Hail to thee, blithe spirit! It was with these memorable words that the founder of the Dalesman, Harry J Scott, greeted a fifteen-year-old William Reginald Mitchell as the wide-eyed teenager embarked on what was destined to become a remarkable career in journalism.
“Always remember,” Harry told him, sagely, “people are more important than things”. The words stayed with Bill all his life. He recalled the conversation when we met at his home in 2012, just a few days after I had been appointed as the sixth editor of the Dalesman.
As I had headed to Giggleswick in the magazine’s little blue van, driven by my predecessor Paul Jackson, I was a bag of nerves. It felt like a deeply symbolic moment, as though the mantle was being passed down, but I had no reason to be nervous. Bill was gracious, warm-hearted, good-humoured and full of encouragement. As he bustled around the kitchen, making cups of tea, he regaled us with stories from the golden era of journalism. I was enthralled.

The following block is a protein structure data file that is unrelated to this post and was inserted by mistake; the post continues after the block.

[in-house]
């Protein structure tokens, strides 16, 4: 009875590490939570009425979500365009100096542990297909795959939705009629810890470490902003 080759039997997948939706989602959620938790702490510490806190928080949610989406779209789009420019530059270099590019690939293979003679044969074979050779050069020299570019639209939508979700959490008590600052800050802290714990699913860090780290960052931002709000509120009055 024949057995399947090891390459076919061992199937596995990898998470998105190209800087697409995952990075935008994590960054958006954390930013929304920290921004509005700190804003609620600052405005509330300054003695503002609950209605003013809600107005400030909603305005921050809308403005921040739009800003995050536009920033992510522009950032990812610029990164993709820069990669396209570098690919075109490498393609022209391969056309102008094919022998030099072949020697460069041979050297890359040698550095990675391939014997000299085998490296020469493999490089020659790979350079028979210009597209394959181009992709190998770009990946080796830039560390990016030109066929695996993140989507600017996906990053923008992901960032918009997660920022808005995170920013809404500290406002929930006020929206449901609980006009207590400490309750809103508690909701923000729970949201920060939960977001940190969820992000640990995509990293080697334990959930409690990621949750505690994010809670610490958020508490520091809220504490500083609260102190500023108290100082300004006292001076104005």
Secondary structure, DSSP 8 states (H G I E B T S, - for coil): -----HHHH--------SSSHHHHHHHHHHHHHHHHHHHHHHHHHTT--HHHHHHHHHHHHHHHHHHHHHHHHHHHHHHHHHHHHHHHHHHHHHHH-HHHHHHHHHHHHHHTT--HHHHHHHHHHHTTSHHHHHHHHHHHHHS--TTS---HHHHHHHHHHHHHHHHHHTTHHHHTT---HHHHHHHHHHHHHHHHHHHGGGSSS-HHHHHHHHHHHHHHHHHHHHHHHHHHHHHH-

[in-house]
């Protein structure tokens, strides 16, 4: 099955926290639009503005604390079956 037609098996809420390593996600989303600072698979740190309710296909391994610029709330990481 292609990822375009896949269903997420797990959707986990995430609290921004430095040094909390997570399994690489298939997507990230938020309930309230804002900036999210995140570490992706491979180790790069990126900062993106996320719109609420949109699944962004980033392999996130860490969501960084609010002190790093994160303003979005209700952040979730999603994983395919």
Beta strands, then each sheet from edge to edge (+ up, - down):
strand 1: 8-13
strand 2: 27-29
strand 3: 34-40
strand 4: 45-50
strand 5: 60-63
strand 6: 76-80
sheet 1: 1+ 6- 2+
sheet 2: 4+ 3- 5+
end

Before we left, he thrust a copy of a book he had taken from a bookcase into my hand. A typically generous act from a true gentlemen. Showing us to the door, Bill noted our van. “That’s a bit posh,” he remarked with a twinkle in his eye. “In my day we had to make do with a wheelbarrow!” I drove away with a smile as wide as Bill’s beloved Ribblehead Viaduct.
The first words of W R Mitchell’s first article for the Dalesman, in October 1949, were “Yorkshire folk are the best in the world.” They are, and Bill was one of the very best.
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